"I do hear from transportation leaders in Los Angeles that this is an important decision for them, and that there is a sense that they would like to see the [southern option] take precedent," the chairman said. "I haven't heard ... those explicit conversations with transportation people in the north."
A spokesman for the Federal Railroad Administration, which offered the project federal funding on the condition that construction begin in the Central Valley, said the agency will make no such stipulations about where the system should operate initially. Spokesman Mike Murray said that will be up to the rail authority board.
For its part, the Silicon Valley Leadership Group wants to see the northern section built before the southern route, even as it has taken no official position either way, said Jessica Zenk, senior director of transportation for the trade group.
"This is the hub for the innovation economy, the jobs that folks in the Central Valley want to be connected with. They're here," Zenk said. She added that the northern route would connect with Norman Y. Mineta San Jose International Airport much more directly than the southern option would link to Los Angeles International Airport.
Fill the gap
But state Sen. Alan Lowenthal, D-Long Beach, co-chairman of the Select Committee on High-Speed Rail, said it's more important to close the rail gap between Bakersfield and L.A. as a way of demonstrating the viability of bullet-train service as an alternative to driving or flying. He said the rail authority should consider doing this even before linking Bakersfield and Fresno.
"The object was not to connect the Central Valley to the Central Valley but to connect the Central Valley to the urban areas," he said.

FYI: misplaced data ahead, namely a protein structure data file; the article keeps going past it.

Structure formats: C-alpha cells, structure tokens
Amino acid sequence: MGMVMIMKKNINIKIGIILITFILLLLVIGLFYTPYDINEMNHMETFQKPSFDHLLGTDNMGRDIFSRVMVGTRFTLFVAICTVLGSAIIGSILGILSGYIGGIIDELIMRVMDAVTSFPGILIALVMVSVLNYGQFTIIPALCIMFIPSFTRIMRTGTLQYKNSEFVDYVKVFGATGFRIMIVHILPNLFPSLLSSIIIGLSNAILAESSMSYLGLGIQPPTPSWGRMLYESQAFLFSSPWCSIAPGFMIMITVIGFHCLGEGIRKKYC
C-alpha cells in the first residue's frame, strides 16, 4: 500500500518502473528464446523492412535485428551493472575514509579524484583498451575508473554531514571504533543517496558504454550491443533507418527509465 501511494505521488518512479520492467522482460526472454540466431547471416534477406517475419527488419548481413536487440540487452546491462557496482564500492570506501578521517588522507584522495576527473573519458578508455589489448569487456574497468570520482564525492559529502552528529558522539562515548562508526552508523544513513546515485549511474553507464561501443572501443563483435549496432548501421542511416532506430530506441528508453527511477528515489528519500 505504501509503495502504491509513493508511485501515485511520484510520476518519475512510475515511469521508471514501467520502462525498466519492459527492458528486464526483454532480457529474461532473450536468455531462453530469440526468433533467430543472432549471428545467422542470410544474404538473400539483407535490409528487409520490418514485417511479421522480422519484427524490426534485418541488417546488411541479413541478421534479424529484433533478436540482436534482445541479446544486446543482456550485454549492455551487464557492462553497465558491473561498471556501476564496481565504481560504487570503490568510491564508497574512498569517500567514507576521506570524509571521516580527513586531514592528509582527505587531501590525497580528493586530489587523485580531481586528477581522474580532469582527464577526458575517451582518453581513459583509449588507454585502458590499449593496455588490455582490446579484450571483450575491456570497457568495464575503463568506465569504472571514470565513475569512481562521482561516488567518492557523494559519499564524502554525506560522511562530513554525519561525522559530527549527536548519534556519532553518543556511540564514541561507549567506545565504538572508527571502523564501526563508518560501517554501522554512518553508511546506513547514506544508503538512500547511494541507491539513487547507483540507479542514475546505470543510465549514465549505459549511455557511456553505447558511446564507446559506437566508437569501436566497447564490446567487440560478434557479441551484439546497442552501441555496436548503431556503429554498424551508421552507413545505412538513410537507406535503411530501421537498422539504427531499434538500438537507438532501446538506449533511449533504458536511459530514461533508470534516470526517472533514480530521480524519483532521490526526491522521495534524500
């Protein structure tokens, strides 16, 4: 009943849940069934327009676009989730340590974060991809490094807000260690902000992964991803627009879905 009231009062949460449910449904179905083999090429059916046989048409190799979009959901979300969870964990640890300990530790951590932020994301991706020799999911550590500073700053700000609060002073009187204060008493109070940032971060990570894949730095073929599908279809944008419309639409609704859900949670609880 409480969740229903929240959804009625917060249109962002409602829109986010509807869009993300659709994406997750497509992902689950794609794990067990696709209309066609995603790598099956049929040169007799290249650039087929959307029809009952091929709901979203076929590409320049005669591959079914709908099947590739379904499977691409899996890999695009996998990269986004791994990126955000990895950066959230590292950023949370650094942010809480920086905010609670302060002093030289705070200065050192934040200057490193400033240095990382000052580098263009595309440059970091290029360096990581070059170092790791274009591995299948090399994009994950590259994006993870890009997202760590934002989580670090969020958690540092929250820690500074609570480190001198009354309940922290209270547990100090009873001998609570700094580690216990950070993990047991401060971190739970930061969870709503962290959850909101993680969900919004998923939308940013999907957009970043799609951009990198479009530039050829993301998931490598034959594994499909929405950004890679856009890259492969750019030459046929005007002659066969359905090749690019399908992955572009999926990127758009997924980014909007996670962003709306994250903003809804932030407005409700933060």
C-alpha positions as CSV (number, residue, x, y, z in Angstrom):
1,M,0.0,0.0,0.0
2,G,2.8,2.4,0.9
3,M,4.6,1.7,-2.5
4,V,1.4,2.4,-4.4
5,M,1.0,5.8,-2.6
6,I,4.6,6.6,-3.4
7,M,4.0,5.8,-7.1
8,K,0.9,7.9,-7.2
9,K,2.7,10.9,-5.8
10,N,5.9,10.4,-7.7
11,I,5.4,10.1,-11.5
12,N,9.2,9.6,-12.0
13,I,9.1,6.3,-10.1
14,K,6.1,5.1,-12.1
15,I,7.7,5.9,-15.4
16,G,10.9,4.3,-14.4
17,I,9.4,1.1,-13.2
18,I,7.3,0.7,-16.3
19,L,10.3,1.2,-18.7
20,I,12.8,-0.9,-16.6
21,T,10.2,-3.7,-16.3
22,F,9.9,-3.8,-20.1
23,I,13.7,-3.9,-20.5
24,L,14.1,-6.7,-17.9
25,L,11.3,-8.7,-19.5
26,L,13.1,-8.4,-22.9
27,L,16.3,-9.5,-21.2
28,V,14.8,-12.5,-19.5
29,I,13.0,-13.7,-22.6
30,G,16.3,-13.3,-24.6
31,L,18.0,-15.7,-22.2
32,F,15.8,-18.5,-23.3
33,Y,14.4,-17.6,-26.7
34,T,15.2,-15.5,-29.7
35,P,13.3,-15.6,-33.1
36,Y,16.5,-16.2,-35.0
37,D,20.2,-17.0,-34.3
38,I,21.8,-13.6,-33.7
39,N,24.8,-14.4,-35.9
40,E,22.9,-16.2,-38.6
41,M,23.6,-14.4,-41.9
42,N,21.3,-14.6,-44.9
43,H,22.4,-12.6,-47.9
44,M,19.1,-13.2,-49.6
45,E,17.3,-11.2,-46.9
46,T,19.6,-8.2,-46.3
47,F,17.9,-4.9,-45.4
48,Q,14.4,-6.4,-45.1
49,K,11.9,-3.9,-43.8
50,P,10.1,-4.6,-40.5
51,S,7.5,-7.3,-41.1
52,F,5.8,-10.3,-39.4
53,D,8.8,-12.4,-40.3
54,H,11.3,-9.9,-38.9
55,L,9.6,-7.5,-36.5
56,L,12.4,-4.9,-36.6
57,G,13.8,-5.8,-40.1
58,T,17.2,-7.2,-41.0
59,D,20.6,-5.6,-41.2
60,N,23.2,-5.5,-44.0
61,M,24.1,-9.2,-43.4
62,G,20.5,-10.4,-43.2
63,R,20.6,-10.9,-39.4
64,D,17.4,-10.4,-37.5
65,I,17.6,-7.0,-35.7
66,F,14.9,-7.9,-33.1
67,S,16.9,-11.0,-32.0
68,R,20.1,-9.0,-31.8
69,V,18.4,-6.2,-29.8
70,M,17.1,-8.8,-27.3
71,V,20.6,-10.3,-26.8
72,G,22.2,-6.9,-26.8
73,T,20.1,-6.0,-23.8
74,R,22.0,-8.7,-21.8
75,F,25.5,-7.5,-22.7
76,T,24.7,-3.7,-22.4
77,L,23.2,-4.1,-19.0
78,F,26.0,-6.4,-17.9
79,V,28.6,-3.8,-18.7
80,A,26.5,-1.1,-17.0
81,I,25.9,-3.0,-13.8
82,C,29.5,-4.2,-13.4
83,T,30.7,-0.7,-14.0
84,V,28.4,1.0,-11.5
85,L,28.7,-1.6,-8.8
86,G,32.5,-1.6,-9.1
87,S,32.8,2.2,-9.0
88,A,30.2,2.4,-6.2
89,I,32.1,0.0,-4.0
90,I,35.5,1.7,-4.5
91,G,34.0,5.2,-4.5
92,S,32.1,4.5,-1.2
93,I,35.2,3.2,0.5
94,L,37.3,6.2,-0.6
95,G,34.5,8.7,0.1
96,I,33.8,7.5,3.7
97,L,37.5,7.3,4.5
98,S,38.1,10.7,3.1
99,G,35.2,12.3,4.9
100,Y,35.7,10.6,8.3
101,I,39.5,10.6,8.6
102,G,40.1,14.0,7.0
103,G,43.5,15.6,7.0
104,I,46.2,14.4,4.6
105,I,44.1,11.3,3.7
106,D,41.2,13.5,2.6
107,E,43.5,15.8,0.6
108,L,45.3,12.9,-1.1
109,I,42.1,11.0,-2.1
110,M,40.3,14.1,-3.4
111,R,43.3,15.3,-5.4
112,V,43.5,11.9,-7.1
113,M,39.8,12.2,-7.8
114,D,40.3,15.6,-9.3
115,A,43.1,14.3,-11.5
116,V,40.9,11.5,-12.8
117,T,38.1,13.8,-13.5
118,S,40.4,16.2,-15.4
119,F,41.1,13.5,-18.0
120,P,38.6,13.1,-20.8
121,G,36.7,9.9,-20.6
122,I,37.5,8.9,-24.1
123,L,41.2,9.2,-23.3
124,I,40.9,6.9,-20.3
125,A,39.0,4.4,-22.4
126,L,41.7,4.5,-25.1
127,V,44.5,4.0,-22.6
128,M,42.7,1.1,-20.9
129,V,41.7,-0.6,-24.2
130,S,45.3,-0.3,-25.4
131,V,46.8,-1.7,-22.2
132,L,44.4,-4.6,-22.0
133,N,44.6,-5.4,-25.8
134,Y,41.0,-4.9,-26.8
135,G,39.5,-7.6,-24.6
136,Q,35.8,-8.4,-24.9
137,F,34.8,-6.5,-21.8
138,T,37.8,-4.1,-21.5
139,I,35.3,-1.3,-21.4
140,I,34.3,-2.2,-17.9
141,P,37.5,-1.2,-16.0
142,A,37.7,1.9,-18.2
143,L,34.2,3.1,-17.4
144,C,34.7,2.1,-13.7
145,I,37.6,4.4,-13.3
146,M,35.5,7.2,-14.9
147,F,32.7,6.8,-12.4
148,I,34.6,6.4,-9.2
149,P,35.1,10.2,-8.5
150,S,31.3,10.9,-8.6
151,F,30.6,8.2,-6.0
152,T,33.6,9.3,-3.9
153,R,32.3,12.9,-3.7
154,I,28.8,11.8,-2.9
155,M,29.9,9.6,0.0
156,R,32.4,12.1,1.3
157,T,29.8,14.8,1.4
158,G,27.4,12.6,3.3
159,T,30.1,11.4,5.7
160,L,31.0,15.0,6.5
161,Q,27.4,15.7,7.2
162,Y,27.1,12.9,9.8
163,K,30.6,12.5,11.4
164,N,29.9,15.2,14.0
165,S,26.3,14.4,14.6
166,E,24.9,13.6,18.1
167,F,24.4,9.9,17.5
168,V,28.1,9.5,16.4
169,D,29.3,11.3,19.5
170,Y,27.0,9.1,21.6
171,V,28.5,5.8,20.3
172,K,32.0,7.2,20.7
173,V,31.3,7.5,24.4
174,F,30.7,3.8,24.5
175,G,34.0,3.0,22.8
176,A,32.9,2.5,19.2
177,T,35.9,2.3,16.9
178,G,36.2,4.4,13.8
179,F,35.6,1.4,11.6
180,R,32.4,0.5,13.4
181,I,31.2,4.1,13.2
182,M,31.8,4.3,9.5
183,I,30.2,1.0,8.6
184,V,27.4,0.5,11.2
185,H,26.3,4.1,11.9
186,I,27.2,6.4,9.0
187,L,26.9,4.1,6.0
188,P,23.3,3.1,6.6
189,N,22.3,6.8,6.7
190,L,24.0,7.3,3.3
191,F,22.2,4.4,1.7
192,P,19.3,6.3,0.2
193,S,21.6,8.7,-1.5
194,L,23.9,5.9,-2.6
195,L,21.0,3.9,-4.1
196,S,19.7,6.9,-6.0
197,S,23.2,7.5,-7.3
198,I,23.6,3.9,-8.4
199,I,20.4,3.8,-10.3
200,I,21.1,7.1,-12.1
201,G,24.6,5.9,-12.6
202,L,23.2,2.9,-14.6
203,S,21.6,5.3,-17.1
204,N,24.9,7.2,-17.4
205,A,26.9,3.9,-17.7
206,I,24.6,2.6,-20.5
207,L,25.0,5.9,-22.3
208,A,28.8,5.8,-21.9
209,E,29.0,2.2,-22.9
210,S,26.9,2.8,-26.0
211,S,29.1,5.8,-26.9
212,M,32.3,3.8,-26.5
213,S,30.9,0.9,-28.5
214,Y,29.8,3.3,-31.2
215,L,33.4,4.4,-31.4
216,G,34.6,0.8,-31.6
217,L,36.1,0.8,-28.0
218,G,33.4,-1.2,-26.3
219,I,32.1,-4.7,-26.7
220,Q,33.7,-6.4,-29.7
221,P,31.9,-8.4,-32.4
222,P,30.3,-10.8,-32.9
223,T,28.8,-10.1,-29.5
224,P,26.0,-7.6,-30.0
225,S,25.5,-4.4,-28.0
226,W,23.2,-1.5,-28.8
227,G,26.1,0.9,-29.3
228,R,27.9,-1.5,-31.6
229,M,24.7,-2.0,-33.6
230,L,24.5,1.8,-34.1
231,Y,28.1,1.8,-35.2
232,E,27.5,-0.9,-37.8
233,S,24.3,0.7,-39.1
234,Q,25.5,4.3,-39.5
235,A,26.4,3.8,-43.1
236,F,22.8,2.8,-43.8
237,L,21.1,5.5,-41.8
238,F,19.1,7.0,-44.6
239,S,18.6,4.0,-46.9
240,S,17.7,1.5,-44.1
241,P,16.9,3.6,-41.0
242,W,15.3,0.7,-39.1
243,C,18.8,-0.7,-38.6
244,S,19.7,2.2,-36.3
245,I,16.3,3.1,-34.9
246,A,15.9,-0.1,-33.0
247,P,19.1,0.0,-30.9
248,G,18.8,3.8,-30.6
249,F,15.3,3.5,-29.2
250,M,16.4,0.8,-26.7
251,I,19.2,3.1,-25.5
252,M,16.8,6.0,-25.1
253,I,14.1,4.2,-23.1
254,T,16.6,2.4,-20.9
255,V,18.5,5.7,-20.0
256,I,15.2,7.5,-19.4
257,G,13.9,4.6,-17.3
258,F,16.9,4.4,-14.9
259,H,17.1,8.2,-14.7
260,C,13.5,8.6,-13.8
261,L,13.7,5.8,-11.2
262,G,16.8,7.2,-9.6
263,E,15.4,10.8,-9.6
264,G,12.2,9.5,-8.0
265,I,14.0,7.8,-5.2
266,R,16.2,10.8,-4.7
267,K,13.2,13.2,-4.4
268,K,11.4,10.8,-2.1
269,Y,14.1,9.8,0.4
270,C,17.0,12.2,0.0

At the same time, Lowenthal voiced support for the "blended" approach receiving greater attention lately. That option would cut costs by hooking up high-speed trains through the Central Valley with conventional commuter rail in the north and south. It also could spread out costs among different transit agencies.
This hybrid option has been advocated by the independent group Californians for High Speed Rail, which has taken no position on the northern versus southern options.
Executive Director Daniel Krause said the group would like to see a blended system linking the Central Valley to Palmdale while at the same time tying into a commuter rail station in Gilroy that connects to San Francisco.
Such a compromise would curtail the northern and southern options described in the rail authority's November business plan. Krause said construction could later continue either direction as more money becomes available.
"That would be ideal, where they kind of pursue north or south [initial operating segments] in a modified form," he said.
The rail authority board's vice chairman, Tom Richards, said some of these questions will be clarified in the revised business plan coming out within weeks.
But at an intuitive level, he said, the southern option may make more sense because it closes the Bakersfield-L.A. gap.
Considering that this option would open the system to the state's largest population center, "you say, 'Wow -- that certainly deserves attention,' " he said.
This story is the result of a partnership among California news organizations following the states high-speed rail program, including The Fresno Bee, The Bakersfield Californian, California Watch, The Sacramento Bee, The Orange County Register,